Garfield Produce, located in the East Garfield Park area in Chicago, is working together with Second Chances Farm to establish the Second Chances Farm Chicago in the Windy City. Garfield Produce is an indoor vertical farm and a licensed wholesale food establishment whose mission, values and passion closely match ours.
On October 1st and 2nd, Garfield Produce’s co-founders, Mark and Judy Thomas, visited Second Chances Farm in Wilmington after hearing about us during an Opportunity Zone seminar in Chicago earlier this summer. They had previously reached out to Ajit to open discussions about expanding the Second Chances Farm model to Chicago and invited him to visit Garfield Produce. On October 21st and 22nd, Ajit visited Garfield Produce and toured vacant buildings in Opportunity Zones in Chicago. After discovering a strong connection to second chances for both people and neighborhoods, Ajit and the Thomas’s pledged to continue the conversation.
Mark and Judy
Mark Thomas spent several days between November 8th and 13th at Second Chances Farm in Wilmington to further discuss the possibilities. He toured the facilities, met the returning citizens, engaged with the management team and crunched some numbers. Both Ajit and Mark shook hands on making the idea of establishing a Second Chances Farm in Chicago a reality in 2021-2022.
Mark, a graduate of an Ivy League college with an MBA and a CPA, was a top executive at the Tribune Company in Chicago for most of his career. He and his wife, Judy, a top corporate attorney, lived in the affluent western suburbs of Chicago. To get to work, they had to drive through the under-resourced areas on the west and south sides of the city, many of which still had the ruins of burned-out buildings from the Martin Luther King riots decades earlier.
Judy Thomas, co-founder, Garfield Produce
“I’d drive right through these impoverished landscapes and never give it a second thought,” says Mark. “But the workforce under my direction changed drastically when the Labor Union took over. Our established workforce was primarily older white males who were Italian, Croatian and Irish. Suddenly, they were asked to manage a workforce that was around 22 years old, from the east and south sides of Chicago, mostly black and half female. This was when I became keenly aware of the problems that exist in inner city areas of the United States.”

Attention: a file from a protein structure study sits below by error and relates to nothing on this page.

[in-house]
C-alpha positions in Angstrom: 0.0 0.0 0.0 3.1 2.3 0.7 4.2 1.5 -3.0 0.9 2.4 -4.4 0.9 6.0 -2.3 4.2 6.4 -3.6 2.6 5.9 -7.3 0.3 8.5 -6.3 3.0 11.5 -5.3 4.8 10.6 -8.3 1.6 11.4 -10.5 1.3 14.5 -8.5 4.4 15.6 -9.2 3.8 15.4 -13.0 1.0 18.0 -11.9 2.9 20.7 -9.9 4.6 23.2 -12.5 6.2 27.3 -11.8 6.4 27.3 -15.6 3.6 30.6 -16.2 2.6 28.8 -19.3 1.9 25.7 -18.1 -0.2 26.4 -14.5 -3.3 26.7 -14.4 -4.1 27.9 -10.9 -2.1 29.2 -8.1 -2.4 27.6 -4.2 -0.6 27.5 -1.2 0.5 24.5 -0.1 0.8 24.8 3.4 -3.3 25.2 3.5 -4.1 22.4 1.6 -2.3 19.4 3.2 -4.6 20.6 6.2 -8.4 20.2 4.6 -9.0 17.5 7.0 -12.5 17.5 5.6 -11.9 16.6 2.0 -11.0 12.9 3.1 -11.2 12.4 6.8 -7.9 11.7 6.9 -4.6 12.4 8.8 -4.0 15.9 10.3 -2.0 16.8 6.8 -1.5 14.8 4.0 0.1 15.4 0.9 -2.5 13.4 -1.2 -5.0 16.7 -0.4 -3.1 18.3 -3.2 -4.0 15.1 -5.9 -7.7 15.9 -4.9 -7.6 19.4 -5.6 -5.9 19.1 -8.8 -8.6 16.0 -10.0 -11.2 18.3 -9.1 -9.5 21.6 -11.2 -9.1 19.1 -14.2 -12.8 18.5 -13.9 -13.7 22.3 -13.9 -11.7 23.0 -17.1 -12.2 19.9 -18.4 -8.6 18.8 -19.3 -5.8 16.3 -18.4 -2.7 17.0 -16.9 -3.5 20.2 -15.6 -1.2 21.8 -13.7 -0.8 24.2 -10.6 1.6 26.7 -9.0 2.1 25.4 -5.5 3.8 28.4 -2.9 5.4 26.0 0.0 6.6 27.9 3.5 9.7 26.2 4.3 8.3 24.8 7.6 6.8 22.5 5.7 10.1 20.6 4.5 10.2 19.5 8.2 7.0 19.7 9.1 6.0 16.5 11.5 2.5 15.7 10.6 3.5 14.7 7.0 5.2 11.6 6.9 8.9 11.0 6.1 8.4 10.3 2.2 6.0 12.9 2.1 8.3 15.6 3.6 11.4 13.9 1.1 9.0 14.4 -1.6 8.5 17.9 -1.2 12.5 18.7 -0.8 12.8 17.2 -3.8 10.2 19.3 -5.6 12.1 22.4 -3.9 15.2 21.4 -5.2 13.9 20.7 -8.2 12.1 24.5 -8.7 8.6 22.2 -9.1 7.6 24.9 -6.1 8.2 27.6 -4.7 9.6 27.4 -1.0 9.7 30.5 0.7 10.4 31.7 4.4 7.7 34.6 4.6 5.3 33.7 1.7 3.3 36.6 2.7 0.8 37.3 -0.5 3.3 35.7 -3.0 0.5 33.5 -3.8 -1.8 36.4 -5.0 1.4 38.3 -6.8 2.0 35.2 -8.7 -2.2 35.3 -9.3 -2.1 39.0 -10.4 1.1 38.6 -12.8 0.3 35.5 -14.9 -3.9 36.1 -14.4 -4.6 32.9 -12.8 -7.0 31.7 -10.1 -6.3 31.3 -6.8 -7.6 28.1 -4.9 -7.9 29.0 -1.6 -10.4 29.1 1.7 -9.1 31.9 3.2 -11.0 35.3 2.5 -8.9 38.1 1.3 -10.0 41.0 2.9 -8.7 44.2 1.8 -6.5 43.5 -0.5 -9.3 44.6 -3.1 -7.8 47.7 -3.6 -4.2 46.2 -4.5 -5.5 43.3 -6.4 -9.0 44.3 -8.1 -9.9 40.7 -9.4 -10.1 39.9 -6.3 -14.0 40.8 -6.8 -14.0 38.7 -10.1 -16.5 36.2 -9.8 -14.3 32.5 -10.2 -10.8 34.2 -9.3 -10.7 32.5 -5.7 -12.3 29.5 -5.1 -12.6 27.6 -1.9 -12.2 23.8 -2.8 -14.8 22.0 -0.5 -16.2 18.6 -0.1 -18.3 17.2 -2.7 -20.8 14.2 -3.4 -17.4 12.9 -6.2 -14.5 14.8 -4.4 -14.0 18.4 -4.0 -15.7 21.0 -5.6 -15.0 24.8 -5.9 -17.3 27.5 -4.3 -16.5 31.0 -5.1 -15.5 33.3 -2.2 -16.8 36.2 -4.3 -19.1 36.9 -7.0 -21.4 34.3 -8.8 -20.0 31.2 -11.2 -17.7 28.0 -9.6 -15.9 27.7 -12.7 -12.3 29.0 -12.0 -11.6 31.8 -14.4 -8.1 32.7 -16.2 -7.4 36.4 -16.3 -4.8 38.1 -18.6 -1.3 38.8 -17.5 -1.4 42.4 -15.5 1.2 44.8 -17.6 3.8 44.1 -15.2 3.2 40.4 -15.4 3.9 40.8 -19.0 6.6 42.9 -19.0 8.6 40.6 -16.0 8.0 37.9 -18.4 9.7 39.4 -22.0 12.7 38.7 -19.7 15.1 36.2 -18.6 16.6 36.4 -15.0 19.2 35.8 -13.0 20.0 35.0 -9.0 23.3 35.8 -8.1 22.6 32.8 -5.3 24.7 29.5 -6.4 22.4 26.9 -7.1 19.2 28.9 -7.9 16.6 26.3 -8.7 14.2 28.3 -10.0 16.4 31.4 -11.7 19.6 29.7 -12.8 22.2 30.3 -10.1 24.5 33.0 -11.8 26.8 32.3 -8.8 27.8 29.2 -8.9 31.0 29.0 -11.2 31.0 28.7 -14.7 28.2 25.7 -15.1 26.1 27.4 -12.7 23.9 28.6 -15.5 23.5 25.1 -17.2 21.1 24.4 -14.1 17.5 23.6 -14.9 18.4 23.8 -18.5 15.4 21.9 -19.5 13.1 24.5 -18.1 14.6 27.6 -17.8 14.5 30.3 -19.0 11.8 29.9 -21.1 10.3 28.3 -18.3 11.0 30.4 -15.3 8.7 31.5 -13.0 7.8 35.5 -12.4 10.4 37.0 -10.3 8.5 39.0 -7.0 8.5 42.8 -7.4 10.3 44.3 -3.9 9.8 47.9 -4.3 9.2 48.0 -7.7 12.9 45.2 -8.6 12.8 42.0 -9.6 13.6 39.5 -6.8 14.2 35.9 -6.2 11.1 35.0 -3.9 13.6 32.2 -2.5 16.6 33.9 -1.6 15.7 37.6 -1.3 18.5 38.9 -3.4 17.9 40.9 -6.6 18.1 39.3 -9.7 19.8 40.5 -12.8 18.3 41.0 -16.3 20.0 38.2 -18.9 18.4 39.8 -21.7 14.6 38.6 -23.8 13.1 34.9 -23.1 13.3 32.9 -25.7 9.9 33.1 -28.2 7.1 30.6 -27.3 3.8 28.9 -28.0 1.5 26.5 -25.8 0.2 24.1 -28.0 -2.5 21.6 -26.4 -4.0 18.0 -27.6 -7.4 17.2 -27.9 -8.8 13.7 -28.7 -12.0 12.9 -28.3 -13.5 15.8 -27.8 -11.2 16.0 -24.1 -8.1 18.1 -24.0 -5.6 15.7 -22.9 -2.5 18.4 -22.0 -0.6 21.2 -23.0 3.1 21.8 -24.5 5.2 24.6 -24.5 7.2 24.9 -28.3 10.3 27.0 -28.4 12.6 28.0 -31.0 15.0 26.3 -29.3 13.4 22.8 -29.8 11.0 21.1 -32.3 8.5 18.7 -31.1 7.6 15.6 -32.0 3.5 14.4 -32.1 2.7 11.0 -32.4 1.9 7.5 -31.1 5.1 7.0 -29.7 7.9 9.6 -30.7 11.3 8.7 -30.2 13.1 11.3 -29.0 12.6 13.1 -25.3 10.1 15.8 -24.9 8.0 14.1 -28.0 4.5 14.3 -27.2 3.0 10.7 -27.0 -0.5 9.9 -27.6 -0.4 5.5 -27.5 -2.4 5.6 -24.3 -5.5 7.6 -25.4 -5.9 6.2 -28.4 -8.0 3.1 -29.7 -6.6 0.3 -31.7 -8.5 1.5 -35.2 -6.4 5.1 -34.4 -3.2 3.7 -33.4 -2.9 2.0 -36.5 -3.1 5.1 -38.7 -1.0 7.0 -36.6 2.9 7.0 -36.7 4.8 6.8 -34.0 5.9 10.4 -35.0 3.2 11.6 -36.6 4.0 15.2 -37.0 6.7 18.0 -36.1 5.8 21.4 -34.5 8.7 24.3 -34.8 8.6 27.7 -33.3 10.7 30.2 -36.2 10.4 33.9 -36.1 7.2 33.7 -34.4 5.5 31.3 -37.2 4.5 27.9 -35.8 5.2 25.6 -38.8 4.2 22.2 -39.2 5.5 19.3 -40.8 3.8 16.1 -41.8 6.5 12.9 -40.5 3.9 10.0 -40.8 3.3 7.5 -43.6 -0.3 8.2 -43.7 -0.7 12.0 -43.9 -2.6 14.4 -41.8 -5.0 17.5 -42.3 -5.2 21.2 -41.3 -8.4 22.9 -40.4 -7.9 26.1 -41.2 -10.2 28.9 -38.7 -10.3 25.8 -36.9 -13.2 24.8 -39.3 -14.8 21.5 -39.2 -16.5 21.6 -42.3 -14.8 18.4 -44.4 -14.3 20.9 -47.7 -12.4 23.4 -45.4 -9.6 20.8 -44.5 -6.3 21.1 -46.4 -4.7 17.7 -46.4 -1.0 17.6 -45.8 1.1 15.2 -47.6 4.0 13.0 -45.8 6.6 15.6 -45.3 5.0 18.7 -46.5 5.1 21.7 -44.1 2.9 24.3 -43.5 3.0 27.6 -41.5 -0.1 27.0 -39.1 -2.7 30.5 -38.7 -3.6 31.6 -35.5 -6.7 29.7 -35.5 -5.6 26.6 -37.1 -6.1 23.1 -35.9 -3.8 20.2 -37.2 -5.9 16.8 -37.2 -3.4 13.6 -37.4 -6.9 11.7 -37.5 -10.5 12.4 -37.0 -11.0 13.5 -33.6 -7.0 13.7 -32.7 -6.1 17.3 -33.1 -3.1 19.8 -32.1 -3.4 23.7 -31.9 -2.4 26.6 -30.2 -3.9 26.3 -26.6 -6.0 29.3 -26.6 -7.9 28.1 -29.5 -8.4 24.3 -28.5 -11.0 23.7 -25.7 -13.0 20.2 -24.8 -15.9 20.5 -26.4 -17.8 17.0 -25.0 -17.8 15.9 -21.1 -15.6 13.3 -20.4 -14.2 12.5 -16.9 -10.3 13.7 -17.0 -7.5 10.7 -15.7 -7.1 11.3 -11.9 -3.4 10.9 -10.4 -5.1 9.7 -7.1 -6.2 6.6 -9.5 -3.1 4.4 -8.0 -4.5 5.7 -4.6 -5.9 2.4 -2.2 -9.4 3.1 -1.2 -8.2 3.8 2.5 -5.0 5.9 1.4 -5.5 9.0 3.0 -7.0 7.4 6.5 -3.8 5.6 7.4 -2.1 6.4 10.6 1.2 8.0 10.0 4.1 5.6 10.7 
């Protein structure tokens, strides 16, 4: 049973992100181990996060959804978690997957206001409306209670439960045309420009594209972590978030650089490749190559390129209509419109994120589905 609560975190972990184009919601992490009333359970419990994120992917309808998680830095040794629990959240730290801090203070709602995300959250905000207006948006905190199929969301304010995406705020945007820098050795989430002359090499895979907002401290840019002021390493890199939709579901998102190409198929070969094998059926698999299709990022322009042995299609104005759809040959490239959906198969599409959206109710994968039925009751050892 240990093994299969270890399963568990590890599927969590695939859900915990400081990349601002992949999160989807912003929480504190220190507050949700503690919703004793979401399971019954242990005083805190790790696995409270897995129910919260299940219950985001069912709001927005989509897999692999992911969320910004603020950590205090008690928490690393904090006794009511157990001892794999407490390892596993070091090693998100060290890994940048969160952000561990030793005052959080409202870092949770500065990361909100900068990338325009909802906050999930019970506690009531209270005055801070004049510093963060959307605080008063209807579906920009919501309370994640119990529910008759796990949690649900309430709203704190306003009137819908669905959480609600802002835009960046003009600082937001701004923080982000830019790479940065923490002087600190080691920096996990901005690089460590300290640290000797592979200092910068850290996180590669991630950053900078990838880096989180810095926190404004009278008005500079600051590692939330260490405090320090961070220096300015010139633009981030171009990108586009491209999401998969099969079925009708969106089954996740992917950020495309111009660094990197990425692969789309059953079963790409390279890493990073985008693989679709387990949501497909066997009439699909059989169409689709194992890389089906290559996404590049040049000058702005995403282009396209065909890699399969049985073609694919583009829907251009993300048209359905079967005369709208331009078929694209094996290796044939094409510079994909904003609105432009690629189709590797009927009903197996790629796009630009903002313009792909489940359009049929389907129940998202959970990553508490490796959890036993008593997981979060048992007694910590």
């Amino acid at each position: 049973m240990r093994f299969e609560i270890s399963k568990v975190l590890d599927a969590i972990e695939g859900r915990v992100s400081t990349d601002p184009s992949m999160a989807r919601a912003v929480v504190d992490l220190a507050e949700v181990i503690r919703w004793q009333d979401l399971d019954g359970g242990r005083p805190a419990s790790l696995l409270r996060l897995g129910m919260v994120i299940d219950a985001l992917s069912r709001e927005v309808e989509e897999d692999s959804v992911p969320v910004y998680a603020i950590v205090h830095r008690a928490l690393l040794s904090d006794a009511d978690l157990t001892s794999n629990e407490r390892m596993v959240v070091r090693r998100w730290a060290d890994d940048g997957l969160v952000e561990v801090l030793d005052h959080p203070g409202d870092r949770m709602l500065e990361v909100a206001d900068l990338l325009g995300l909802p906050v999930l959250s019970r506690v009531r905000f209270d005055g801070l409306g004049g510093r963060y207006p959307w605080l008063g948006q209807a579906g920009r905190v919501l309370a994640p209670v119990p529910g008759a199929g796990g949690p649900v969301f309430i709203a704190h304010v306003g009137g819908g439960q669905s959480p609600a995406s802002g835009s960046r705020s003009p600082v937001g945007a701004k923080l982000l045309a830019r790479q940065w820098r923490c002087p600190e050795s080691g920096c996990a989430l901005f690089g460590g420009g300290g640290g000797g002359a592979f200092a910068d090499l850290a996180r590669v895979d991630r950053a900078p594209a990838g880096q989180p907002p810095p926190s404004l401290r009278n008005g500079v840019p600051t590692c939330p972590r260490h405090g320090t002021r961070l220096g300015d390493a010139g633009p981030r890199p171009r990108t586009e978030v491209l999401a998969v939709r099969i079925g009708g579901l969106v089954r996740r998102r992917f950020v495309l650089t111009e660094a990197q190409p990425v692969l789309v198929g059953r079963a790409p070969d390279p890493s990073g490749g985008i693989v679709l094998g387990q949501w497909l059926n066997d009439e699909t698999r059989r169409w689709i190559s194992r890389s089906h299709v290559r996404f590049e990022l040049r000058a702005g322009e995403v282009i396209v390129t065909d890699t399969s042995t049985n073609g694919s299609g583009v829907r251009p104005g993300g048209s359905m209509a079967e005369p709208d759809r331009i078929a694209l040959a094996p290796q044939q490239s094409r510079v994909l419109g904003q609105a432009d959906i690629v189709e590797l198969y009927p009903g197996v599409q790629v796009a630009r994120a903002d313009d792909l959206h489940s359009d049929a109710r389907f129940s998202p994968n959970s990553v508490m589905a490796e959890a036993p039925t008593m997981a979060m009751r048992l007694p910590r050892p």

Mark remembers telling his wife the stories he’d heard during the day, and the shocking experiences he’d had. One employee, he says, shot another employee in the break room because they were from rival gangs.
“So, I said, Judy, it would be great if we could ever get to the point that we could create a small company so that we could hire people who lived in these tough areas,” says Mark. After Mark and Judy retired, that’s exactly what they did.
“We had done some volunteer work at an organization called, ‘Breakthrough Urban Ministries,’ which is in Garfield Park, a very tough area about 30 miles west of downtown Chicago,” Mark says. “It started out as a men’ shelter, then moved to a woman’s shelter, and then a flex area where teenagers could come, and then they started preschool programs. Our biggest frustration was that people would emerge from our job readiness programs, only to find there were no jobs. White flight had taken all the jobs and businesses away.”
In 2013, after having done extensive research and attending seminars about indoor vertical farms, Mark and Judy established Garfield Produce.
“We have a lot of experience with growing produce hydroponically, and a very strong brand in the Chicago area,” says Mark. “We look forward to finding a way we can combine our strengths with Second Chances Farm’s to continue to serve the struggling neighborhoods of Chicago by providing both jobs and healthy, nutritious foods.”
For more information:
Second Chances Farm